I submit that time did not originate as a measurable quantity; it was instead a free-flowing continuous entity, much less formidable than in its present state.
Time, according to Webster's primary definition, is a "continuous, measurable quantity in which events occur in apparently irreversible order." I submit that time did not originate as a measurable quantity; it was instead a free-flowing continuous entity, much less formidable than in its present state.
Man, in his infinite wisdom, chose to lasso this unconstrained flux into tangible units of measure. Carefully calculating and analyzing -- although I would question the accuracy as is evidenced by the necessity of the leap year --- the astronomers of yesteryear devised time as we know it today on the theory that it would create a semblance of order for the universal good of mankind. A theory which has proven false for me. Time continually remains unmanageable in my life. I am resentful of time. I am resentful of those who manage time well. And I am most resentful of those who insist on suggesting ways that I should be spending my time.
Everywhere I turn, some expert is expounding his or her proposal on the use of my time. My dentist has absolute guidelines regarding the amount of time that I should spend each day brushing, flossing and irrigating. My doctor demands that I make time on a daily basis for exercise and nutritious meal planning. They both would like for me to be on time for my appointments. Relationship experts express their heartfelt concerns about my spending quality time with my loved ones. Clergy preach the necessity of time spent in prayer and meditation from their pulpits. Employers insist that I surrender eight hours of my day to them and then demand punctuality on top of it. Teachers assign papers with due dates. Psychologists recommend that I balance my time between responsibilities and relaxation. They strongly suggest that I set aside time for self-discovery by encouraging my participation in everything from inner child work to anger management therapy.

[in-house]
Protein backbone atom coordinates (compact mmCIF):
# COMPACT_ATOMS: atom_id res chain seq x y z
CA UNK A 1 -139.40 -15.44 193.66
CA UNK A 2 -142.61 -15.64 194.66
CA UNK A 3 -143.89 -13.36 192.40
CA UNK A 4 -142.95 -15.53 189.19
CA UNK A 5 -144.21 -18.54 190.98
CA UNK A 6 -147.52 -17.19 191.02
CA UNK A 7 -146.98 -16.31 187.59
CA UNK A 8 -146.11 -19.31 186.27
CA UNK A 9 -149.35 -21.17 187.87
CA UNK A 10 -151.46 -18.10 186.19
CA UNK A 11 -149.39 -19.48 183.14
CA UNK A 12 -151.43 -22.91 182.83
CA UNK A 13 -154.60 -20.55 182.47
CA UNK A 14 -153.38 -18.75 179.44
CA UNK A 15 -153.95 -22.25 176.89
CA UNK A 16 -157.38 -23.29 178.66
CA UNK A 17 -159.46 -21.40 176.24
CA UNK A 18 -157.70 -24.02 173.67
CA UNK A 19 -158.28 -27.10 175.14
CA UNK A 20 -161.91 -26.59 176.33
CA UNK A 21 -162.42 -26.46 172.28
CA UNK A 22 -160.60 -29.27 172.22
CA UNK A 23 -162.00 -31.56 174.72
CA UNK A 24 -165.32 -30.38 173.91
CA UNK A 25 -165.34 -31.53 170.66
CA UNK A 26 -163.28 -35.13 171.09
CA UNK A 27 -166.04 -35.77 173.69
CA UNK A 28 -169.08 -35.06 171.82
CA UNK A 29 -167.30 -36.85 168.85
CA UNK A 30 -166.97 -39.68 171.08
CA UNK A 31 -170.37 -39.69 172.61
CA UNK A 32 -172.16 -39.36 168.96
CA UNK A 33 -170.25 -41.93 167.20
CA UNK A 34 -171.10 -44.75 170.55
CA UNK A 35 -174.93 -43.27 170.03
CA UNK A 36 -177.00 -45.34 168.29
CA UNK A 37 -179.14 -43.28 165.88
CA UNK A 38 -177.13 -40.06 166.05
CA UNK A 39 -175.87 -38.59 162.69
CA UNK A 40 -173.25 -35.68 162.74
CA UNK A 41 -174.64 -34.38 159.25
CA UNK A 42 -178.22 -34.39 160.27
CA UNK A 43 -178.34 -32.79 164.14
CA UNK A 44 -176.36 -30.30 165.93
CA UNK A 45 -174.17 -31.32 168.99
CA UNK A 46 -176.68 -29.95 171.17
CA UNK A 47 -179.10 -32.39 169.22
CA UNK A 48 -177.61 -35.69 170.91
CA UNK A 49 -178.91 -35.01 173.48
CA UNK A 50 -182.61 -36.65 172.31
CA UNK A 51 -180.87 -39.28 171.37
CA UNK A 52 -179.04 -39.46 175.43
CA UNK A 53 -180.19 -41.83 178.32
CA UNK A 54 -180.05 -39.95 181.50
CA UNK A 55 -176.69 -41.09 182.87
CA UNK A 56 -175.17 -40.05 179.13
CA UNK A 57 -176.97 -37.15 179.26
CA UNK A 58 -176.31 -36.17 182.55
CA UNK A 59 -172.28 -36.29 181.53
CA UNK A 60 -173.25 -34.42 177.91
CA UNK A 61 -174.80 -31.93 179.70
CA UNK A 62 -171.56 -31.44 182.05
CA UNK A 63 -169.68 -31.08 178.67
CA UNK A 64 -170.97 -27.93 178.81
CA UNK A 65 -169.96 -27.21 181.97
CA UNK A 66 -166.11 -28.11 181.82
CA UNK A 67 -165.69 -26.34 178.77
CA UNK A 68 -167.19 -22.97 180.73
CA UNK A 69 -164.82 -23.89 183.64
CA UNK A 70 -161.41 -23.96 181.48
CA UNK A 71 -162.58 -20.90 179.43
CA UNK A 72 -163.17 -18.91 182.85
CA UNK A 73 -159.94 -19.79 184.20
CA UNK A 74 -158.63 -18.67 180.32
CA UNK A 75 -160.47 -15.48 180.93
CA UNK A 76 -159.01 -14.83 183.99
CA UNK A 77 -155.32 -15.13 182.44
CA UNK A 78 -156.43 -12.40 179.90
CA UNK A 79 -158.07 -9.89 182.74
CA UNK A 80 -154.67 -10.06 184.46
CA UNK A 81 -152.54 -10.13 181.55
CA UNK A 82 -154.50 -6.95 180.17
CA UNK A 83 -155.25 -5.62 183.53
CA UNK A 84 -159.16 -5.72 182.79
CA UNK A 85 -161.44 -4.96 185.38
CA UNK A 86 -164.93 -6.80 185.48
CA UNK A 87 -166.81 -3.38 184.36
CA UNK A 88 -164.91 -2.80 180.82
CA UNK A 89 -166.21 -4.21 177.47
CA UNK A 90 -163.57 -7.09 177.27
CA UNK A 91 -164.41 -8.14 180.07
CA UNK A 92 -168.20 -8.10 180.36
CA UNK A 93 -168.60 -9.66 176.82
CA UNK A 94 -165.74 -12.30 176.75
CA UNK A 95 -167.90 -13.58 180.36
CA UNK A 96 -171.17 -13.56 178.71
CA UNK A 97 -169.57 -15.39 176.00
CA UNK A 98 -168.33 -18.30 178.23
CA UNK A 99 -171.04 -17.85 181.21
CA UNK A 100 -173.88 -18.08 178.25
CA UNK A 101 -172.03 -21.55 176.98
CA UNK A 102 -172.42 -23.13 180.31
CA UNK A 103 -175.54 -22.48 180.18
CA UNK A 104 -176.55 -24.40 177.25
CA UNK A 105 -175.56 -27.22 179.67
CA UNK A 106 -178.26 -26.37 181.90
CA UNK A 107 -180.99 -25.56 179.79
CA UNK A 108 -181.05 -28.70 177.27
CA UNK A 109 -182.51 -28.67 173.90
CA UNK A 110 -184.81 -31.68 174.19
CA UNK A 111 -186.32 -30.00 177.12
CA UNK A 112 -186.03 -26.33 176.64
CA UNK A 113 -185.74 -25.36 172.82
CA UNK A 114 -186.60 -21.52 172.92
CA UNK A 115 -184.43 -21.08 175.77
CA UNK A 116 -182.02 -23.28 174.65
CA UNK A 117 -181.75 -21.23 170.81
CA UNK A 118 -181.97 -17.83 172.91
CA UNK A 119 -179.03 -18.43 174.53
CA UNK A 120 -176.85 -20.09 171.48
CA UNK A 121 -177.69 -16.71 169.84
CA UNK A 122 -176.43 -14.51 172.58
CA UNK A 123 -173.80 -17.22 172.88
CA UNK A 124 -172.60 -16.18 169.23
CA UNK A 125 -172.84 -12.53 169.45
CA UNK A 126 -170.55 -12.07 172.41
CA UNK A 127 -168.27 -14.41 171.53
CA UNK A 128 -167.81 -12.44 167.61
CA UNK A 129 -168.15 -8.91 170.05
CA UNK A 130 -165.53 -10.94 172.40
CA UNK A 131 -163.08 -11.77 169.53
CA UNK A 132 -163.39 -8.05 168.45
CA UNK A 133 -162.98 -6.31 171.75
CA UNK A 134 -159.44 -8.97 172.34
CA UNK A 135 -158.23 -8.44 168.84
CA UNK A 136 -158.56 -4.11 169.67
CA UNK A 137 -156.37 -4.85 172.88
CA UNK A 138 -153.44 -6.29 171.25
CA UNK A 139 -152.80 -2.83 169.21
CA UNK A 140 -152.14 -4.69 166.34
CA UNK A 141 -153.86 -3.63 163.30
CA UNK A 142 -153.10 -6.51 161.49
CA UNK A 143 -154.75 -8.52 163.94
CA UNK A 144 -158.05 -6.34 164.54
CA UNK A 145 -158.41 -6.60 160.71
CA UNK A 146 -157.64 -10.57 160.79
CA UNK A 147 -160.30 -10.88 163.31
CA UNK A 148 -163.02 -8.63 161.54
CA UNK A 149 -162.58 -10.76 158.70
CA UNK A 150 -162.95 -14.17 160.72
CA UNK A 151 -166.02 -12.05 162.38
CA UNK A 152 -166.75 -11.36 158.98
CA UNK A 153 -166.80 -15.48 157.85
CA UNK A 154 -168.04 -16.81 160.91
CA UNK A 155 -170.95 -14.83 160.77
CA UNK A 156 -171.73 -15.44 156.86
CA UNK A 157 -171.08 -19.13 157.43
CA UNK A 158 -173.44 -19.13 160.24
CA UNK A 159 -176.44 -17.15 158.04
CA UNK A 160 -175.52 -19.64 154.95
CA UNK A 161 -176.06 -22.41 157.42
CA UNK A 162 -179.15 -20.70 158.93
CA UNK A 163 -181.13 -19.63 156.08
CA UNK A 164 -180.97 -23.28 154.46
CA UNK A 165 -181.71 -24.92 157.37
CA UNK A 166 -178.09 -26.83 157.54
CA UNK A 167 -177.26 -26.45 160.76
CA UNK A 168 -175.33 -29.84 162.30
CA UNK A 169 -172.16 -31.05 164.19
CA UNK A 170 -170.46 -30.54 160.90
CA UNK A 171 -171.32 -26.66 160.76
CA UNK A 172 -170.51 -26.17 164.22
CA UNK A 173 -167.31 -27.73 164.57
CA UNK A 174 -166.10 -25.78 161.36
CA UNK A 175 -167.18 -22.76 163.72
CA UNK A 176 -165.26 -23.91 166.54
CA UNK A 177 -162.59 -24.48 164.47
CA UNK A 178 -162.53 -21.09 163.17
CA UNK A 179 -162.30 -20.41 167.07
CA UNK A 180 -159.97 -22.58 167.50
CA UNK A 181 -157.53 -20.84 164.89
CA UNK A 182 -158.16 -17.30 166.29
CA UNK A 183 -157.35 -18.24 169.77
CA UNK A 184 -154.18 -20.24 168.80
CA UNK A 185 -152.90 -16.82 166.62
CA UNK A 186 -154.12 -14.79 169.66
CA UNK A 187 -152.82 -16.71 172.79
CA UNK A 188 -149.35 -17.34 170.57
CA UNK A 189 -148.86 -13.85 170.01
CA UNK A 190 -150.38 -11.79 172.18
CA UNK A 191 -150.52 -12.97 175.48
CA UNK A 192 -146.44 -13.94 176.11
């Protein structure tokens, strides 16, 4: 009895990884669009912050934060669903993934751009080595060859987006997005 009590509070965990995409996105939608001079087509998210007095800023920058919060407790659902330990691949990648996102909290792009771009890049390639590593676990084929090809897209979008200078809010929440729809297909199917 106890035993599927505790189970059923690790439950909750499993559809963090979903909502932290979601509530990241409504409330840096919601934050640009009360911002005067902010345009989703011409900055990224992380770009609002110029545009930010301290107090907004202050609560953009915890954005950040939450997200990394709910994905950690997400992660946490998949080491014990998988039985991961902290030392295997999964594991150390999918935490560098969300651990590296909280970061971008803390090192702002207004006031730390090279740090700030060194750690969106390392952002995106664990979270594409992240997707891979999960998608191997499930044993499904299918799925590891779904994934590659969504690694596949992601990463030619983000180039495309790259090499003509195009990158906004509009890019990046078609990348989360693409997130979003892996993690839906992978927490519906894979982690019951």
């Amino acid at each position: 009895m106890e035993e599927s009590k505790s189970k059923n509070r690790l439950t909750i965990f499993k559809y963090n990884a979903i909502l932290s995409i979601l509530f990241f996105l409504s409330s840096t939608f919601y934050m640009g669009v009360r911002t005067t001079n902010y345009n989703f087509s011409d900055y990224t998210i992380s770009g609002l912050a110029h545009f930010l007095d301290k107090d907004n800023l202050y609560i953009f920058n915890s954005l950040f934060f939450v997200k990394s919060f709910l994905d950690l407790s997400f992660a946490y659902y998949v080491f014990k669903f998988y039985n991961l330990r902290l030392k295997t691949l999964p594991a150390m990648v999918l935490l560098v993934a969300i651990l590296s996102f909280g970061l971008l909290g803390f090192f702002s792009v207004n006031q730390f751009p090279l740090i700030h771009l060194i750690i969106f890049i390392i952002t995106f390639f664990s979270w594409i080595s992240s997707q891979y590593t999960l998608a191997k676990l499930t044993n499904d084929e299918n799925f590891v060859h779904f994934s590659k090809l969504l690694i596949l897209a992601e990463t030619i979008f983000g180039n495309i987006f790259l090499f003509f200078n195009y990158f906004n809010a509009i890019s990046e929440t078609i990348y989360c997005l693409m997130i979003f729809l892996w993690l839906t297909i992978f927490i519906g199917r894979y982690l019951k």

For me, this measurement of time has become a measurement of my inadequacy. In my race against the clock, I find myself losing more often than not. I know that the answer lies in my surrender to the fact that, like it or not, I exist in a world where time is measured and that learning how to better manage it would prove beneficial to me.
There is a certain comfort in the realization that I am not alone in the battle of time management, evidenced in the many experts who are eager to help with this endeavor. Now... I need only to find the time to attend one of their workshops.